The Mayor then put Deputy Mayor Irakli Bendeliani in charge of developing the concept of pedestrian bridges, explaining, "I think we should gather architects to work on projects that are visually appealing, to make climbing up and down convenient. Today, it is impossible for people with disabilities to use these bridges, which is a serious problem, so we will soon develop a concept and visualization of what the bridges should be.”

Kaladze also dislikes the appearance of the advertisements across the bridges which span the entire width of the road. "I would like Bendeliani to work with businesses on this issue. Of course, we should not ignore business interests, but business should not be implemented at the expense of the city,” he said.

Kaladze then brought up Varaziskhevi – the stretch of cobblestoned road at the intersection between the Vera, Vake, and Saburtalo districts. "At present, the pavement there is very often damaged and poses a serious problem for underground communications. I'd like to ask if it is possible to pour modern, European-style asphalt instead of stones. We’re asking the local population for their ideas, too. I think that there is a lot of noise and dust, which, first of all, creates a problem for people living there,” said Kaladze. After the meeting, a poll was posted on City Hall’s Facebook page asking if people preferred to leave Varaziskhevi as is, or install an asphalt covering. As of Thursday morning, the poll had 11,100 votes with 52% in favor of no changes, and 48% in favor of asphalt. Kaladze stressed that Varaziskhevi is not protected by historical status and so it would be possible to renovate the street, expanding sidewalks and better regulating the underground communications infrastructure.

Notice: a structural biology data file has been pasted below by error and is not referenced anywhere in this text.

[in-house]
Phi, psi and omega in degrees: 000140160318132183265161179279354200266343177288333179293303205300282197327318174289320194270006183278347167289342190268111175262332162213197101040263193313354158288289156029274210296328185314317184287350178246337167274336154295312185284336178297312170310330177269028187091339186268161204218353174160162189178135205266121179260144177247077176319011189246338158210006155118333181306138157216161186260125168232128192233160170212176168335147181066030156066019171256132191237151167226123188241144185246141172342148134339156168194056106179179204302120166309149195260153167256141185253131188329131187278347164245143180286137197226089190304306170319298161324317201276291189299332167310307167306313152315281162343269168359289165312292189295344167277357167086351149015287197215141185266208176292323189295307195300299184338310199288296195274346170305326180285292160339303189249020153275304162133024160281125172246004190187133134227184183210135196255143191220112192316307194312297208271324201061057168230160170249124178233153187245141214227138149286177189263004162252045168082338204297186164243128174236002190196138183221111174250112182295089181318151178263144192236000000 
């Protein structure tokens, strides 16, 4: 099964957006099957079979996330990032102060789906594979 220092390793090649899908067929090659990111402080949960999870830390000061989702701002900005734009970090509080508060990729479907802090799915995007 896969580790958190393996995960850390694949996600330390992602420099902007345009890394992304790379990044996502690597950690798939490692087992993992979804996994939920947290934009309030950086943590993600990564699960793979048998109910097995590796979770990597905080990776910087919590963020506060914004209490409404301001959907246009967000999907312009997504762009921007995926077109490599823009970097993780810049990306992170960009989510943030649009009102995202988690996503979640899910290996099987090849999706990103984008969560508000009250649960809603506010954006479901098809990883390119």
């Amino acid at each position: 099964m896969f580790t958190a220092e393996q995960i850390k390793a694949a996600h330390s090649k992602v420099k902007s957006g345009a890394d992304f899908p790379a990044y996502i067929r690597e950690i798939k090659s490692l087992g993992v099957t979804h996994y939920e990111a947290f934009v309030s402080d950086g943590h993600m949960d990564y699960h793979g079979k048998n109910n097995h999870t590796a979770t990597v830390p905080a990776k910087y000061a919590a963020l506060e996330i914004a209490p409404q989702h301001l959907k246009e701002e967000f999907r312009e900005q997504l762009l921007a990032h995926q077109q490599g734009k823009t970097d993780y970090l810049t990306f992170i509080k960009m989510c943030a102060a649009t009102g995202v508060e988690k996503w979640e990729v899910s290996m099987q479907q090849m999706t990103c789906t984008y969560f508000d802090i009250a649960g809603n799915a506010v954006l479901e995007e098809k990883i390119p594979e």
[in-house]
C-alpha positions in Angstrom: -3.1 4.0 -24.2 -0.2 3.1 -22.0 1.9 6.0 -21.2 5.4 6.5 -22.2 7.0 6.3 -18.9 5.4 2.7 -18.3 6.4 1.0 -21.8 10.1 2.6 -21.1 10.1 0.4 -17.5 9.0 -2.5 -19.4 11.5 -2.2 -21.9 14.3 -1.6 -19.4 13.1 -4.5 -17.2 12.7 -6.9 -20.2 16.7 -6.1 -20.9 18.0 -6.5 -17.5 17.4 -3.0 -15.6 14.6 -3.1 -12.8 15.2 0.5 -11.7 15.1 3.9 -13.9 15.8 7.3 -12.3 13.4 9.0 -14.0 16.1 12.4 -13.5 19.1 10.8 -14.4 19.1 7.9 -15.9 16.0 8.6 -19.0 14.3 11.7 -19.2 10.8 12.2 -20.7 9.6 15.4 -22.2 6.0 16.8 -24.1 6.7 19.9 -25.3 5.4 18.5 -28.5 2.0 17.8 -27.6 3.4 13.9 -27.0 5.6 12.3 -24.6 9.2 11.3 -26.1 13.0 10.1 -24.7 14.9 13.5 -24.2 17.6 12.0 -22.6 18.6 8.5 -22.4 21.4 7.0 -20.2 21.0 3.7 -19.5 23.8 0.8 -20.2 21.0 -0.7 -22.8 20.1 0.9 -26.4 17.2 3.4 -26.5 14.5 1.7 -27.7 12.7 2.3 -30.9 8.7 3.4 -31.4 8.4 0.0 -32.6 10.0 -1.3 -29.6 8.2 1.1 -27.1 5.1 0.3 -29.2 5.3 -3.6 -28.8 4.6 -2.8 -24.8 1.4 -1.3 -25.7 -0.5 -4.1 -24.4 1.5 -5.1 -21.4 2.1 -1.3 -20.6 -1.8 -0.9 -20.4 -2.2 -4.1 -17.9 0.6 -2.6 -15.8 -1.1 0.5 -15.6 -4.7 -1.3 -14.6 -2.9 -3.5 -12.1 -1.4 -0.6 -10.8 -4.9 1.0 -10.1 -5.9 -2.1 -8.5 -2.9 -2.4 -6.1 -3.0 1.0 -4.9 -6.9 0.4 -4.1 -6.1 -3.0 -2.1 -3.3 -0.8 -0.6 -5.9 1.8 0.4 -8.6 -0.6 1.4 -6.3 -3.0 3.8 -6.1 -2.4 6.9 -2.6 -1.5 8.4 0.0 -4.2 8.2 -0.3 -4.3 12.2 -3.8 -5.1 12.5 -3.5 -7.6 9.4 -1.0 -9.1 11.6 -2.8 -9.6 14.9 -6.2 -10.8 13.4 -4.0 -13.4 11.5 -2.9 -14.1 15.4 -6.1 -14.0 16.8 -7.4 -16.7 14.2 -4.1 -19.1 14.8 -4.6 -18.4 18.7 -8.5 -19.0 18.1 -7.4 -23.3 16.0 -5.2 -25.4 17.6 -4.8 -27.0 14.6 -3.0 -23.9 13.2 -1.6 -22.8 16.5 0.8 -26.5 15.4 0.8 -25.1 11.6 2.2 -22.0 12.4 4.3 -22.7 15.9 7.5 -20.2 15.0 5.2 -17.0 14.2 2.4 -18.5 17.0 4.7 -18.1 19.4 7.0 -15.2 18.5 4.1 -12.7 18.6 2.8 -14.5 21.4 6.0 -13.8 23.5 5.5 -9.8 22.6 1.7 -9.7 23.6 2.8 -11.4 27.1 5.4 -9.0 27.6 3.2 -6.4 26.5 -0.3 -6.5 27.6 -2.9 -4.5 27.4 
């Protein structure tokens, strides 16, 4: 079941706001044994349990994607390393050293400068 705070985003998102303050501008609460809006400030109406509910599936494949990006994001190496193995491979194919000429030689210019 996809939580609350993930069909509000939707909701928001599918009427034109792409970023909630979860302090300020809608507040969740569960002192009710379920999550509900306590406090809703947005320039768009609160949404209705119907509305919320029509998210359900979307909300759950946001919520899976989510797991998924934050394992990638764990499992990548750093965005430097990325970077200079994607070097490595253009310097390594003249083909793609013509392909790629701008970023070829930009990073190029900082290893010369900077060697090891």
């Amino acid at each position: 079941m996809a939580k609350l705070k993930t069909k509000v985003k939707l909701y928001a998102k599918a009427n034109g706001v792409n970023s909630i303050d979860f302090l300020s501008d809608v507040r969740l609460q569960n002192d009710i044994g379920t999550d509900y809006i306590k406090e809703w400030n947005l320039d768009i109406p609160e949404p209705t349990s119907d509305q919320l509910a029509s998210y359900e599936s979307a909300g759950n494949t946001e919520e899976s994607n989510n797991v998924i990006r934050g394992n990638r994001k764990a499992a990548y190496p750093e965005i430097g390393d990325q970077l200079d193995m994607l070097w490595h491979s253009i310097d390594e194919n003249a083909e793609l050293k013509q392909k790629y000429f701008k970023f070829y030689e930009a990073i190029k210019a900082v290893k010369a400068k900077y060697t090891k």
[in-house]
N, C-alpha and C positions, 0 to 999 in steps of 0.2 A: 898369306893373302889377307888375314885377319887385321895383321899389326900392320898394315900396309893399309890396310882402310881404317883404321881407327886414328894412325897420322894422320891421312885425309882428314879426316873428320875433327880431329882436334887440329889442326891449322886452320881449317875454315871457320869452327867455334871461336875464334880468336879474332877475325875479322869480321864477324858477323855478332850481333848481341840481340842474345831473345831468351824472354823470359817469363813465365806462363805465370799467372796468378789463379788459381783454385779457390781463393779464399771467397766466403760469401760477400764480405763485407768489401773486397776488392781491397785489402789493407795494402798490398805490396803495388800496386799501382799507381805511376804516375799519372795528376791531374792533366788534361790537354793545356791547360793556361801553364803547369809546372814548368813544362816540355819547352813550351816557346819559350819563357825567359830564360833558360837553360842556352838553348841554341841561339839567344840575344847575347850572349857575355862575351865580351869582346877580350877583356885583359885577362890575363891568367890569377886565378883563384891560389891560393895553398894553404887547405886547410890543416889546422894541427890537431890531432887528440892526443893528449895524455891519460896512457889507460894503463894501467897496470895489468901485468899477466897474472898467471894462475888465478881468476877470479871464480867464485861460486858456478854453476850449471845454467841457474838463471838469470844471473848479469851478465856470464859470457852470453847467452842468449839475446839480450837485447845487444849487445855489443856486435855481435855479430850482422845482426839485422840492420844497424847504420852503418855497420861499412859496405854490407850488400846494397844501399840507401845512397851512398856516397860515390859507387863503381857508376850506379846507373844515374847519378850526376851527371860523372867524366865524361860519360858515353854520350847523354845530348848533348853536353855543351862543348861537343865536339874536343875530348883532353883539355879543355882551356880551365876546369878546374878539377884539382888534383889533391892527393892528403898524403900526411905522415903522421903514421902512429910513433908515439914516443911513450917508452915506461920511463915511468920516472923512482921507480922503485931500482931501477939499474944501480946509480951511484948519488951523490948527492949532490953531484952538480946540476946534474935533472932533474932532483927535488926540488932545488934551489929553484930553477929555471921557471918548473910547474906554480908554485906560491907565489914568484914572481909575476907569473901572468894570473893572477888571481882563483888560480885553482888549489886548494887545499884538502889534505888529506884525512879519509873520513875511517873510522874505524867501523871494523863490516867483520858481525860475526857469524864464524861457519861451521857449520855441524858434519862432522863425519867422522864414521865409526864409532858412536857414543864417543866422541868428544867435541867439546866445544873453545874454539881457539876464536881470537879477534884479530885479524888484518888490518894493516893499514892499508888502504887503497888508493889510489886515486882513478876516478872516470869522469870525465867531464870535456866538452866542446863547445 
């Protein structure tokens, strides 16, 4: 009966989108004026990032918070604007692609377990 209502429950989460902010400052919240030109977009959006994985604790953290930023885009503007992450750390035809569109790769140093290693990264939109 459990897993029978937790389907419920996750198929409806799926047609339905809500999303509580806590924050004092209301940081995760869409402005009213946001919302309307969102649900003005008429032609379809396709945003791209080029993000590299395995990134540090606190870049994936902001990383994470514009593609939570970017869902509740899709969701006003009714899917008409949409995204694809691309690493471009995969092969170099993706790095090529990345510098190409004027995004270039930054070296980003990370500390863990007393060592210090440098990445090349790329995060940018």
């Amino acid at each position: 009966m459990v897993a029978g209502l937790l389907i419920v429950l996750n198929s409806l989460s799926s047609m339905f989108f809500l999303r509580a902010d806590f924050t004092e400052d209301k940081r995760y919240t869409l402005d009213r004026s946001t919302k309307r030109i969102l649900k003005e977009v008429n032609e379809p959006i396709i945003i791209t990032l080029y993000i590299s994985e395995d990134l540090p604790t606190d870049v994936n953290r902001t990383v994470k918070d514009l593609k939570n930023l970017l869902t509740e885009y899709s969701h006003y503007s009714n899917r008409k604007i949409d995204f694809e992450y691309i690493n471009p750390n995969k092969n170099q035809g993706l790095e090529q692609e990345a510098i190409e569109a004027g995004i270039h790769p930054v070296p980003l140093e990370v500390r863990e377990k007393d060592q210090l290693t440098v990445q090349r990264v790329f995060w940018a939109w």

The Mayor announced that the Tbilisi Municipal Supervision Service has enforced regulations on up to 30 streets across the capital, in various marketplaces and trading areas.

"Last week, as a result of the work of the Supervision Service, the streets adjacent to Eliava [Market] were regulated and cleared from construction materials and tires. This was a serious problem for people living there, in terms of free movement and from an aesthetic point of view. This must be maintained, and in other areas, the territories adjacent to marketplaces should be organized in the same way. In the span of one week, as soon as I gave the order, the Supervision Service went to more than 30 streets and addressed violations such as were occurring near Eliava market,” Kaladze explained.

"We are not trying to make trouble for businesses, but it's all in line with the legislation. I would be very happy if we did not have to penalize citizens. I would like to address all the people who are engaged in this activity – under no circumstances should we do business at the expense of the appearance of the city. This is categorically unacceptable and is a problem for people living around and those who visit these territories. Everyone's interests should be preserved and protected. We support all types of legitimate economic activity, but it should happen without damaging the rights of others,” Kaladze insisted.

Closing his remarks, the Mayor congratulated Guranda Gabunia, Nana Jorjadze, Radish Tordia and Givi Shahnazzar on their birthdays and noted that they will be awarded for their special contributions to the development of Georgian culture.

By Samantha Guthrie

23 August 2018 19:02